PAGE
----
XXXII. The third difference consists in that joy which accompanies or follows both sorts of faith, and that is twofold; 1st, In respect to the rise. 2dly, In respect of the effect of that joy. In presumptuous faith, joy arises partly from the novelty and rarity of the things revealed (for the knowledge of a truth, which is more rare and abstruse gives delight to the understanding; as the enjoyment of a good does to the will) partly from that vain imagination, that the good things offered in the Gospel belong to them; of which they have, from the common gifts of the Holy Spirit some kind of taste, but a very superficial one, affecting only the outside of their lips. But in a living faith, there arises a joy much more noble and solid, from a love of those most precious truths, by the knowledge of which the soul taught of God rightly esteems itself most happy; from a hope that maketh not ashamed, and a sure persuasion of its own spirit, with the super-added testimony of the divine spirit

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concerning the present grace of God and future glory; and lastly, from most sweet sense of present grace, and a real foretaste of future glory. And as the causes of both these joys are so diverse, no wonder tho' the effects are very different too. The first makes the soul full of itself, leaves it empty of the love of God, and, by a vain tickling of its own imagination, heightens the sleep of carnal security. But the latter strikes believers with an incredible admiration of the unmerited philanthropy, or love of God to man, inflames them with a mutual return of love to the most kind and bountiful Jesus, and inspires them with a solicitous care, least they commit any thing unworthy of that infinite favour of God, or grieve the spirit of grace who hath dealt kindly with them.

XXXIII. The fourth difference consists in the fruits. For presumptuous faith either sinks men in the deep sleep of security, which they encrease by indulging the flesh; or brings with it some outward change of conduct for the better, and makes them, in a certain measure to " escape the pollutions of the world through the knowledge of the Lord and Saviour Jesus Christ," 2 Pet. ii. 20. or when it operates in the brightest manner, it excites some slight and vanishing purposes, and endeavours after a stricter piety, but does not purify the heart itself nor introduce new habits of holiness; and whenever either the allurements of the world and flesh, or some inconveniences attending Gospel piety, assault them more strongly than usual, they immediately grow weary in that course of goodness they had entered upon, and return as "swine that were washed, to their wallowing in the mire" By that superficial knowledge of evangelical truth, and of a good, so pleasing and useful, as well as honourable, which is held forth by the Gospel, and which is not deeply imprinted on their minds, they are indeed stirred up to some amendment of life: but when the matter stands either upon the acquisition of some present good, or the avoiding some imminent calamity, the ideas of true and of good, which the Gospel had suggested to them, are so obliterated and defaced, that they prefer the obtaining a present pleasure or advantage, or the avoiding a present impending evil, to all the promises of the Gospel and all evangelical piety. But a living faith impresses on the soul, in such deep characters, the image of what is right and good, that it accounts nothing more lovely than to endeavour after it to the utmost of its power; it paints in such lively colours, the most shining holiness of the Lord Christ, that while the soul beholds it with supreme affection,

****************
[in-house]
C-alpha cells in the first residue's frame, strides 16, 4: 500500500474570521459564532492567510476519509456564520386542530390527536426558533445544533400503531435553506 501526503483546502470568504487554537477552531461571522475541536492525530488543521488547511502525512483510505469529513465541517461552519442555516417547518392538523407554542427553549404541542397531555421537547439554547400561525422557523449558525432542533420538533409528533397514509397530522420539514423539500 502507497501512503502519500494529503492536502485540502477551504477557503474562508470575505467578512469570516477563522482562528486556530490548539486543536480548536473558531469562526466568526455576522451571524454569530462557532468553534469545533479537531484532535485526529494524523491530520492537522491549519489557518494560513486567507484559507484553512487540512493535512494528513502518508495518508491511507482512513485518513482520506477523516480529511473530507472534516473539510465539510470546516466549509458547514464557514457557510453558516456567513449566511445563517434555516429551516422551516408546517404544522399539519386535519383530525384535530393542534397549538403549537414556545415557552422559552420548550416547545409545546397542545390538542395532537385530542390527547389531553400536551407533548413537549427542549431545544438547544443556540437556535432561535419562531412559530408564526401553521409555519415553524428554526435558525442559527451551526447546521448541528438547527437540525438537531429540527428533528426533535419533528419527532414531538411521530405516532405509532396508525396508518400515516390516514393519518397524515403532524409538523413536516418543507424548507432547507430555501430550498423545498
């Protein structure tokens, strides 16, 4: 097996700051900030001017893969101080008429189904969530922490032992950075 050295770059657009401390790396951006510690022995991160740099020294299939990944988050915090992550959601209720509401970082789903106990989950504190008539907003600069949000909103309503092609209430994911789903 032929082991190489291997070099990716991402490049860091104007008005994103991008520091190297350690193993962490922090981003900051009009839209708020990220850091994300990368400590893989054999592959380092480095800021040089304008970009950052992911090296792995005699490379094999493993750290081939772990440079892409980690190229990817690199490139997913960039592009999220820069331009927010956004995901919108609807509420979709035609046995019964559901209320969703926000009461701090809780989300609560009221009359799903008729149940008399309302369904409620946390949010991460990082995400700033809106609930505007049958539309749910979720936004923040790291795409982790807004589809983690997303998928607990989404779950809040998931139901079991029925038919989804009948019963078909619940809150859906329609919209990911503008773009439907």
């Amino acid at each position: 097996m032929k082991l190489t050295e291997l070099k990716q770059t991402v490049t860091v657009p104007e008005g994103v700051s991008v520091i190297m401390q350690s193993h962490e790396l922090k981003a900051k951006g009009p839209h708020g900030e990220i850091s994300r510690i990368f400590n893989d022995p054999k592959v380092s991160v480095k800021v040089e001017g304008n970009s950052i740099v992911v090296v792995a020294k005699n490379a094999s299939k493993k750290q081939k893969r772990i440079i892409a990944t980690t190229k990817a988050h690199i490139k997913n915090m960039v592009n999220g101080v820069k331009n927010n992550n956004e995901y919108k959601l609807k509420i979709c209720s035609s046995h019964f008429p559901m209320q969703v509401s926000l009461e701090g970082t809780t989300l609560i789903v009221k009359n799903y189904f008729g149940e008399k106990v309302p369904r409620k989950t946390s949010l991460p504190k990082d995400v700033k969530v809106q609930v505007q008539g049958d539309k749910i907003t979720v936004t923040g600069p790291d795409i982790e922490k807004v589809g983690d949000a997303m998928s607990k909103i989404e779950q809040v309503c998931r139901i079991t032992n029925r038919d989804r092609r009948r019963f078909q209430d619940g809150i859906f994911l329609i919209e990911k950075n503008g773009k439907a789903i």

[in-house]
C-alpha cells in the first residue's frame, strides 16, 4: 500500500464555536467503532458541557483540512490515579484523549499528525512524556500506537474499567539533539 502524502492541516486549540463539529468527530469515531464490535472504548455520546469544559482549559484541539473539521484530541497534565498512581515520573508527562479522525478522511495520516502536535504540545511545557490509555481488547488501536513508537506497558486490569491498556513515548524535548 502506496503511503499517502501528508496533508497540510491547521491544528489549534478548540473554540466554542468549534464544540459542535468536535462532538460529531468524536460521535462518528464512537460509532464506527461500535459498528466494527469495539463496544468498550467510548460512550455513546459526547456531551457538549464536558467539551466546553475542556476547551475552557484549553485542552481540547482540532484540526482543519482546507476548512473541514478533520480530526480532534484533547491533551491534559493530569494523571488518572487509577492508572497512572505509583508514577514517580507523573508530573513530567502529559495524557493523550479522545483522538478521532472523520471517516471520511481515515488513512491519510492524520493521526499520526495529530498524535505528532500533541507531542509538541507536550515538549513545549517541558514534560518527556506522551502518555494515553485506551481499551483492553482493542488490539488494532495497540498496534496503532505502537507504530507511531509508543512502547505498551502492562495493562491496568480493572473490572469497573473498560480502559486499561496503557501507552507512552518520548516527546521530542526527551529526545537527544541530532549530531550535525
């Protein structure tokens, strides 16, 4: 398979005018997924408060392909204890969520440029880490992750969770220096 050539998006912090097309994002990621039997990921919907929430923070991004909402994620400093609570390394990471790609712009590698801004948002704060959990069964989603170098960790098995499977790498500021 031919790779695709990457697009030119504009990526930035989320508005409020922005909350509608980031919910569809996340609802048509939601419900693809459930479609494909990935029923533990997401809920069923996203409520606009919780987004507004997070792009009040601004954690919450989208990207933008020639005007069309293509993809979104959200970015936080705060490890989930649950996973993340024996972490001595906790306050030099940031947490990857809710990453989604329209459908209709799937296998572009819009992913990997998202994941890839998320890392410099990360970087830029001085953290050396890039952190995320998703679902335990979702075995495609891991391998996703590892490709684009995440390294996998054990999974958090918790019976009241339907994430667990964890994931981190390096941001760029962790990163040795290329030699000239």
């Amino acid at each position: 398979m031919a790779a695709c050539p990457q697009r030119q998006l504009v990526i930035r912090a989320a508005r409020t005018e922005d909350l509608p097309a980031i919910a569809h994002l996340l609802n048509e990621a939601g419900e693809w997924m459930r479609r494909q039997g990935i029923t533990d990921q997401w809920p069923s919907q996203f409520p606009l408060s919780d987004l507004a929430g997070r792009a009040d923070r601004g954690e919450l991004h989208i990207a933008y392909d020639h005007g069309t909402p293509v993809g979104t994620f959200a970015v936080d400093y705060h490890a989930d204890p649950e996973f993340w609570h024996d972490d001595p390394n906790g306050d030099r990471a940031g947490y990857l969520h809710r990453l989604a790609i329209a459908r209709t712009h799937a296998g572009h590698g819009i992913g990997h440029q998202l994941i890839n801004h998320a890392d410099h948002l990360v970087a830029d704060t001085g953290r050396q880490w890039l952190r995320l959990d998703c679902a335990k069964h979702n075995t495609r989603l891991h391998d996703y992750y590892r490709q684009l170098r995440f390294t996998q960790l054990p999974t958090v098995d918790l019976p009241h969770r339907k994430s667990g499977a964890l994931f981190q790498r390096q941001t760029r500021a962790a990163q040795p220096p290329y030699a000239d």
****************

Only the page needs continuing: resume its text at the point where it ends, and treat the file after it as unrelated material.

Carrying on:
it is transformed into its image, 2 Cor. iii. 18. it so patheti cally represents the love of a dying Christ, that the believer accounts nothing dearer than in return, both to live and die to him, Gal. ii. 20. the meditation of the promised happiness is so deeply engraved on his mind, that he is ready, for the sake of it, to try all things, to bear all things, 2 Cor. iv. 16, 17, 18. and thus it purifies the heart itself, Acts xv. 9. in order to the practice of a sincere and constant piety; which, in consequence of a more lively or more languid faith, is itself either more lively or more languid.